Two issues may be coming together-as the Coke commercial used to say-"in perfect harmony." They are the revival of the wine in grocery stores-this time with an added incentive to the liquor stores-and the state's continued budget free fall. Crain's Insider reports on the wine/budget confluence (subscription): "Food retailers are making another attempt for the right to sell wine. They would let liquor stores sell food and open up to five stores, rather than one...Supermarkets’ cause got a boost yesterday when plunging tax revenues opened a $239 million hole in the state budget. Their plan could generate $100 million, supporters claim."
The liquor lobby, however, isn't buying: "Mike McKeon, calls it “the same phony compromise” that the Legislature rejected in March." Well, not quite; but since when does McKeon adhere to any standard of veracity? The measure rejected in March was simply a budget initiative, and didn't include any holistic approach to the liquor store problems. But to the dead enders, anything that gives wine to the markets-and tens of millions of dollars to the state-is "phony."
Reality in this case, is simply-and exclusively-the status quo that has seen liquor stores decline in recent years from a high of around 5,000 in New York, to around 2700 today. So McKeon is pitching for a dying group of entrepreneurs who would benefit greatly from change that would allow them to be, well, entrepreneurs, rather than simply nay saying protectionists.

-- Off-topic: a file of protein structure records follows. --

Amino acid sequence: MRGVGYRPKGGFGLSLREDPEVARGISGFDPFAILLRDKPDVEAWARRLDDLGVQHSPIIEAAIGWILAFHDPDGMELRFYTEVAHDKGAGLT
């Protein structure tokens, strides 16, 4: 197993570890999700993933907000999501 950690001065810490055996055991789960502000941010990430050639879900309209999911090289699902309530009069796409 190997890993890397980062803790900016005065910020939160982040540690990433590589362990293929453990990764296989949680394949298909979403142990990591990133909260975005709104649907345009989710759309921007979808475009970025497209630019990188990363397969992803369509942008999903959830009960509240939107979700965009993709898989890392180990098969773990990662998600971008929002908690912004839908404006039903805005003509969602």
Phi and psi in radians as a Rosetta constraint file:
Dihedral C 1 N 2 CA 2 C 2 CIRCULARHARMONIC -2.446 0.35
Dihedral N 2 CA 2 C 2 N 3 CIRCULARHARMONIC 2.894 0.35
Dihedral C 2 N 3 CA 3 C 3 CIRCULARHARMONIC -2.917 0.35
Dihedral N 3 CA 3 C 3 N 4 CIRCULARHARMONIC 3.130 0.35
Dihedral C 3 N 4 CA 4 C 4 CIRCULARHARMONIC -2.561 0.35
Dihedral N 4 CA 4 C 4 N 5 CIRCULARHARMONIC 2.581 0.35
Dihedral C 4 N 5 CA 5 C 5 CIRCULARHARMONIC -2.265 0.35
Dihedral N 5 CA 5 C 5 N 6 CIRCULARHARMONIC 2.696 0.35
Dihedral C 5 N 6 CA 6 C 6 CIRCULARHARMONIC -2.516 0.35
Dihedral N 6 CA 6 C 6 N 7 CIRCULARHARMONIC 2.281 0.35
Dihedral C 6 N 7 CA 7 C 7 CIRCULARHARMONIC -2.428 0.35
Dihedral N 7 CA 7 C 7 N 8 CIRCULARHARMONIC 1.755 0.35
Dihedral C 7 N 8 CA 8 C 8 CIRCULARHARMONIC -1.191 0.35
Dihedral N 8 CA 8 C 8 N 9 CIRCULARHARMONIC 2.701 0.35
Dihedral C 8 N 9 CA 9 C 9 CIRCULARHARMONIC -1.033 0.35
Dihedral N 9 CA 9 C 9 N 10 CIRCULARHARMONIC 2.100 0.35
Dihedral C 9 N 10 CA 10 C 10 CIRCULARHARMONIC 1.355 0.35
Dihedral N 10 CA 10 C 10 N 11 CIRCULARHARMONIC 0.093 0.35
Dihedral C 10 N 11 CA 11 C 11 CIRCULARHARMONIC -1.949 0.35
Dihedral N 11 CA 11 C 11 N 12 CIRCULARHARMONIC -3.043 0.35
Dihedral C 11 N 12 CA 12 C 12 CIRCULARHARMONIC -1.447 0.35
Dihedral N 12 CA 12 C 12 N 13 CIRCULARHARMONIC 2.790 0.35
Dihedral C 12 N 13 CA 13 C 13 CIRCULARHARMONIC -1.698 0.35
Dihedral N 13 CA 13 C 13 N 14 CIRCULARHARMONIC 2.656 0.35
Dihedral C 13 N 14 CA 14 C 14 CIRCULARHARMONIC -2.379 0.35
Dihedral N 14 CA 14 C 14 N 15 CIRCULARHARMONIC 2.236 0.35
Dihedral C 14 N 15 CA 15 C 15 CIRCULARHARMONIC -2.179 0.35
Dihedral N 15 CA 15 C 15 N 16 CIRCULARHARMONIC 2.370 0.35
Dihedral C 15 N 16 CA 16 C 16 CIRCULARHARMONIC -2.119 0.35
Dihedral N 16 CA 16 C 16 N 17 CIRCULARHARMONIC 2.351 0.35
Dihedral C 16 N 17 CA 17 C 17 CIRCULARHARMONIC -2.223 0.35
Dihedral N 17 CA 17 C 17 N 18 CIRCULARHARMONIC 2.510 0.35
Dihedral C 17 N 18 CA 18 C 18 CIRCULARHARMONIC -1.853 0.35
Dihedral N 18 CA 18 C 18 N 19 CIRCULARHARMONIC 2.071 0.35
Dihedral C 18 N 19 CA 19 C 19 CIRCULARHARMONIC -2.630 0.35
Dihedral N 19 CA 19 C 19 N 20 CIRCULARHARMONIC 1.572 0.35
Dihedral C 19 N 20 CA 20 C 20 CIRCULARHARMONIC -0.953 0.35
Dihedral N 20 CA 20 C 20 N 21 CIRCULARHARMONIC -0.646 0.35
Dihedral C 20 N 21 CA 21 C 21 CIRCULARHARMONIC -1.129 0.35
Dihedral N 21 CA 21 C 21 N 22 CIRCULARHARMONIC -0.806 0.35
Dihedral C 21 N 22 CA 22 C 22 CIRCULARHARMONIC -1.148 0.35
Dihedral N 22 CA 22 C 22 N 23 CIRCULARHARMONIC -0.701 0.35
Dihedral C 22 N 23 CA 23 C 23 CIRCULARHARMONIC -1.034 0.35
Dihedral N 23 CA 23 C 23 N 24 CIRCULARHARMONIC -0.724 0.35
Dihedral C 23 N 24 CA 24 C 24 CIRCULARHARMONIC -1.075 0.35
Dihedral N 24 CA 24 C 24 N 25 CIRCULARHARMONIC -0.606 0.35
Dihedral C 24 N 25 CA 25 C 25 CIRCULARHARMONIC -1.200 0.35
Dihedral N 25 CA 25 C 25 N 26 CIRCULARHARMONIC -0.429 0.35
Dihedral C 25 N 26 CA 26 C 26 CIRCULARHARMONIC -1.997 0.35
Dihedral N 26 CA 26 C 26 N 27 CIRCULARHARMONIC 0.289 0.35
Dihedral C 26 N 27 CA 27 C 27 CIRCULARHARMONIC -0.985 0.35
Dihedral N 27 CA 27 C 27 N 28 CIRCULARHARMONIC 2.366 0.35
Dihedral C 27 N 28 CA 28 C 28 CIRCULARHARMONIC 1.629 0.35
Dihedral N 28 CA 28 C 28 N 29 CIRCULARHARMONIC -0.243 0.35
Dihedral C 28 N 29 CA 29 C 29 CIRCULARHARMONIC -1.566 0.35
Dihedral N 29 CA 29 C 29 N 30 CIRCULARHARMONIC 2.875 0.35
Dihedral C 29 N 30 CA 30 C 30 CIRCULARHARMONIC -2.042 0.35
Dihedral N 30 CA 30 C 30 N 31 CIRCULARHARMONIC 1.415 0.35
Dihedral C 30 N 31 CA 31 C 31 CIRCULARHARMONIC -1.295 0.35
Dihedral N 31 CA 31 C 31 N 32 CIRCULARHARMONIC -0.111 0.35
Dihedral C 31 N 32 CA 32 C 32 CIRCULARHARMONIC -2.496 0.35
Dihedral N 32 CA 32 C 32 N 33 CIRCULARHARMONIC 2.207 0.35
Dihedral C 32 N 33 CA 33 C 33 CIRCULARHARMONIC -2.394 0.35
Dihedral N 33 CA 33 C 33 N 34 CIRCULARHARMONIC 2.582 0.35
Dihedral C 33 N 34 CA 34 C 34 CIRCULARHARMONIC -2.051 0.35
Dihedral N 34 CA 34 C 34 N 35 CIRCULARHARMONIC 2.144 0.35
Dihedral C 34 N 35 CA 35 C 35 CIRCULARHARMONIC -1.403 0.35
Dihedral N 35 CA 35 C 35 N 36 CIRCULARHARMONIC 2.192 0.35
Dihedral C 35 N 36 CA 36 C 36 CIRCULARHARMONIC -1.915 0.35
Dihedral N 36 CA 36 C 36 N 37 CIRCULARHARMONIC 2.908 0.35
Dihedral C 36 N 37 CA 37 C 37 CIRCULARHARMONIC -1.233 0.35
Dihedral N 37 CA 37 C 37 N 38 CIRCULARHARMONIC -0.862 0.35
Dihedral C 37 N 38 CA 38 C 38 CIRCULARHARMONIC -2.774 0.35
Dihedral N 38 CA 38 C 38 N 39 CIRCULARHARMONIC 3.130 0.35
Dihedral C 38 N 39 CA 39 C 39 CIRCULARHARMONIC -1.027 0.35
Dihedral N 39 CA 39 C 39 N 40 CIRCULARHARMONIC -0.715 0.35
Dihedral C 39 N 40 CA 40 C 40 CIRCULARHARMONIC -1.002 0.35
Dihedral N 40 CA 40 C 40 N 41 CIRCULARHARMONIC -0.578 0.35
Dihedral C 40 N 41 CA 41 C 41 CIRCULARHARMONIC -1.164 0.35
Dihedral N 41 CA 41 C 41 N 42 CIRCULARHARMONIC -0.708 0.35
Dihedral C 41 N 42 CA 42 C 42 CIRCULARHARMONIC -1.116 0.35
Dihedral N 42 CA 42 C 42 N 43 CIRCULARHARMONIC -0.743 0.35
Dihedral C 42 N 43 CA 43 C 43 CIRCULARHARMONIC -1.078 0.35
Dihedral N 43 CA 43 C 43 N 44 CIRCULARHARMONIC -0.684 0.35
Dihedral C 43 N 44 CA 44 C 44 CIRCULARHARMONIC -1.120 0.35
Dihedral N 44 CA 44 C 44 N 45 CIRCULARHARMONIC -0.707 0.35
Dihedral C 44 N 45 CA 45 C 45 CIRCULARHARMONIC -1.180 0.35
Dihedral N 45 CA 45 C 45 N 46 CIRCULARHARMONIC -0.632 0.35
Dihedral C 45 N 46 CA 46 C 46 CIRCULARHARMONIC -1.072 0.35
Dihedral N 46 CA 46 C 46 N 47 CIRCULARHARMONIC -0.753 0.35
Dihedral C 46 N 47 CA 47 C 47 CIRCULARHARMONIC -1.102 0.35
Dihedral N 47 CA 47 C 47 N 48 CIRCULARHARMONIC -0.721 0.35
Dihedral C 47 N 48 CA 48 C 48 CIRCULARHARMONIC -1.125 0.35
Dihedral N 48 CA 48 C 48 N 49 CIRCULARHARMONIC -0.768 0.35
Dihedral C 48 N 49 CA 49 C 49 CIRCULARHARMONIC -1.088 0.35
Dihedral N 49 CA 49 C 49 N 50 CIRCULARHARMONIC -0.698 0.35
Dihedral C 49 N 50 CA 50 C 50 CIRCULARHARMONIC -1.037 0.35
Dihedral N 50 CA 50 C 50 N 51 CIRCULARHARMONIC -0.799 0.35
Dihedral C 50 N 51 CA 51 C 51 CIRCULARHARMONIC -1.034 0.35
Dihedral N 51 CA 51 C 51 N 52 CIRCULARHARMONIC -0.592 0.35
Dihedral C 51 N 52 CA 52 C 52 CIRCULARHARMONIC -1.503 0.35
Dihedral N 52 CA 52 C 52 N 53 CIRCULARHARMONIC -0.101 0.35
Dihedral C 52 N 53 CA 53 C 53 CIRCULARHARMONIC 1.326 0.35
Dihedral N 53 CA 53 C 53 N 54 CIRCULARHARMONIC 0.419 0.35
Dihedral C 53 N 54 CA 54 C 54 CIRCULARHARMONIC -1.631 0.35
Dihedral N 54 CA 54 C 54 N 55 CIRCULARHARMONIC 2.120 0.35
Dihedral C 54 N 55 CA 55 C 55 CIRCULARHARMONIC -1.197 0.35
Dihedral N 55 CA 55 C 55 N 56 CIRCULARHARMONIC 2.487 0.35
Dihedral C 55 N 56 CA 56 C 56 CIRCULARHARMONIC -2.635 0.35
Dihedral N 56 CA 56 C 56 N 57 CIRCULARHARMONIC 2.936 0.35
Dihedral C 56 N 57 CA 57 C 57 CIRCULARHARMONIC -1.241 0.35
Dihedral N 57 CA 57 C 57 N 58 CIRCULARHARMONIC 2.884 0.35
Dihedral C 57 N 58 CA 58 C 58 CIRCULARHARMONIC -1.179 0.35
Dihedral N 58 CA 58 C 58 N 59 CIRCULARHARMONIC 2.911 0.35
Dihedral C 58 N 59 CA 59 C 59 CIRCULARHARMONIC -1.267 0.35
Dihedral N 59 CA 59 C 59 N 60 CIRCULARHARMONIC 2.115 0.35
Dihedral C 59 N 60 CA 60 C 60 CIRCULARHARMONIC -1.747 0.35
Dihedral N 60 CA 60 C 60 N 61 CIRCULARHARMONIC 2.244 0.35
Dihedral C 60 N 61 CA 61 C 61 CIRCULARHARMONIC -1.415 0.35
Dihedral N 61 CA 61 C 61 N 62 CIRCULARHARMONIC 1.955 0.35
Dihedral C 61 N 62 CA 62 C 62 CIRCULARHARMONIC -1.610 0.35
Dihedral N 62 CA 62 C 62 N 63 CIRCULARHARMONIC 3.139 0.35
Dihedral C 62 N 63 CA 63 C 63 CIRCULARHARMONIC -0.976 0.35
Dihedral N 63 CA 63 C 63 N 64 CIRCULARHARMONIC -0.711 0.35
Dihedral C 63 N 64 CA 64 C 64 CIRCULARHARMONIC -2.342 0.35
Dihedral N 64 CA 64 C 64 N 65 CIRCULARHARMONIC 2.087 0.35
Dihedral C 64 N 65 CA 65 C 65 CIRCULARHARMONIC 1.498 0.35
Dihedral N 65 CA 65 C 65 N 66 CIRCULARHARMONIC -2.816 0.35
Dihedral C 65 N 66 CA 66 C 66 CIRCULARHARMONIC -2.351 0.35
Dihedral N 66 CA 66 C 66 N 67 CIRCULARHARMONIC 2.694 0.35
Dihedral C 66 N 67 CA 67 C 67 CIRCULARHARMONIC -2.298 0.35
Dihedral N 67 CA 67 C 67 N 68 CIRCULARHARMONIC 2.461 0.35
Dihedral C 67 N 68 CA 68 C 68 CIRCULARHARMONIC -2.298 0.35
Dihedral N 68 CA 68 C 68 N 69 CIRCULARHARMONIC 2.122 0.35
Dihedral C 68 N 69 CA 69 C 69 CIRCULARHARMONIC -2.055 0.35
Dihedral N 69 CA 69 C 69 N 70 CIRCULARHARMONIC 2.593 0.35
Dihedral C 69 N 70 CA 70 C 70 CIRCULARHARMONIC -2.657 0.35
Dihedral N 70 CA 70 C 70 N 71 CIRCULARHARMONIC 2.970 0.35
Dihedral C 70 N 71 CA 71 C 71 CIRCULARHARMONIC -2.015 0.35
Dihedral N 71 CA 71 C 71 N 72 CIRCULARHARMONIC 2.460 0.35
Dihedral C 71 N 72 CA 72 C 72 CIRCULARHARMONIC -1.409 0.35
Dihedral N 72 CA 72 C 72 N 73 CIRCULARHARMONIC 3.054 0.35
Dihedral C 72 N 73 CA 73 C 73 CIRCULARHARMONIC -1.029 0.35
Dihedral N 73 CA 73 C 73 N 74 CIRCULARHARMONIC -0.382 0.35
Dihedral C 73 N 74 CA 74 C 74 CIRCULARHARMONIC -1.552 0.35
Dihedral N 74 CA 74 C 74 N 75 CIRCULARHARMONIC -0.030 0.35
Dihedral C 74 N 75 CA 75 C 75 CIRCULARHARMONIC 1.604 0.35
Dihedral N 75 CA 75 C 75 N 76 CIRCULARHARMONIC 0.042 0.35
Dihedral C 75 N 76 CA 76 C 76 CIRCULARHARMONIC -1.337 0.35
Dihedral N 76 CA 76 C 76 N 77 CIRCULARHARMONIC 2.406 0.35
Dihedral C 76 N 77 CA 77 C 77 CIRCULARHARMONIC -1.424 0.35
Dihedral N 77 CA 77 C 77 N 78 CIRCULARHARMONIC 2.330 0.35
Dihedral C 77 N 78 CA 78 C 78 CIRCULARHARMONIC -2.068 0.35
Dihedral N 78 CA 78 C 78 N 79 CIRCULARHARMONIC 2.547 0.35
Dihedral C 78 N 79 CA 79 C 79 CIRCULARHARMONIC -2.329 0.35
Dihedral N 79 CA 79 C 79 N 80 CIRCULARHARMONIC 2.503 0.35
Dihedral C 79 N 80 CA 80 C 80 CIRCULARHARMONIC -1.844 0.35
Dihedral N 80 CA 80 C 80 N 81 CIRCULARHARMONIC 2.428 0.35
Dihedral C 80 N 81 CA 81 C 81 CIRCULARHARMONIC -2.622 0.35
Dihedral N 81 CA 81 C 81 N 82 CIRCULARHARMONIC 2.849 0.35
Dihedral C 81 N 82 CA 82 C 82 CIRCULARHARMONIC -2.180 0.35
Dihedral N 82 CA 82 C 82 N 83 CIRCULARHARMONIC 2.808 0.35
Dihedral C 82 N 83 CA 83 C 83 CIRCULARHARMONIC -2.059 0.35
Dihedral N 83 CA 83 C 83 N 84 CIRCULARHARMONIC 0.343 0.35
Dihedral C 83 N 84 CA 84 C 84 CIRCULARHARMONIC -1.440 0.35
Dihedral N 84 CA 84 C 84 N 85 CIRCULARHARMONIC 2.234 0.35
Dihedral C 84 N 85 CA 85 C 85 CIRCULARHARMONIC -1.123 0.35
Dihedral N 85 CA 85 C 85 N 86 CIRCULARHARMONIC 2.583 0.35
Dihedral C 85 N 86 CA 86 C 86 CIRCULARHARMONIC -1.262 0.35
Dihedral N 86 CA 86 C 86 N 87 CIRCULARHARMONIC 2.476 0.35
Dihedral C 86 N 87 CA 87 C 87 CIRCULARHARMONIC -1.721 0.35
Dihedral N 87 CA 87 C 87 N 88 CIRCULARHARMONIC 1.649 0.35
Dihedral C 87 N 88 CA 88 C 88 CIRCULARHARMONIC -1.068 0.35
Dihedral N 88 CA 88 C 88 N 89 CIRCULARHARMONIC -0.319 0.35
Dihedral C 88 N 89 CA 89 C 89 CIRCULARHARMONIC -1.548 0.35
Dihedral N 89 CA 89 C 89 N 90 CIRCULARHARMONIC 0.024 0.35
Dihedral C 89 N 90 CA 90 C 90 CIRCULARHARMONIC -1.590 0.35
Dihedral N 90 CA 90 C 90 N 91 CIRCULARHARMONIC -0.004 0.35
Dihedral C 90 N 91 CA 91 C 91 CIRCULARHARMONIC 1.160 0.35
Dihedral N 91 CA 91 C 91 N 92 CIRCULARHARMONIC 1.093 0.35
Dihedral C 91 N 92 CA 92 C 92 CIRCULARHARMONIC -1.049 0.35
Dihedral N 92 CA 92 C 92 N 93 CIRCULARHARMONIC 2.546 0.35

And the budgetary mess is getting worse by the day: "Less than two months into the state’s fiscal year, revenue collections are about half of what they were last year, according to a report issued by the state comptroller on Tuesday. The findings reinforced what seemed to be a foregone conclusion almost as soon as Gov. David A. Paterson and legislative leaders agreed last month to the state’s $131 billion budget: Lawmakers will need to return to Albany at some point this year to make further cuts. The comptroller’s report said the state collected $4.8 billion in revenue in April, compared with $8.6 billion collected in April 2008, a 44 percent decline."
There's certainly nothing phony about the revenues the state would accrue from wine licensing fees; something that would make Robin Schimminger's comments on wine in grocery stores to Crain's appear short sighted in the extreme: "But a key lawmaker has no appetite for it. “The issue has been settled,” says Robin Schimminger, chairman of the Assembly committee with jurisdiction over the matter." However, the state's dire fiscal condition may well unsettle things pretty soon.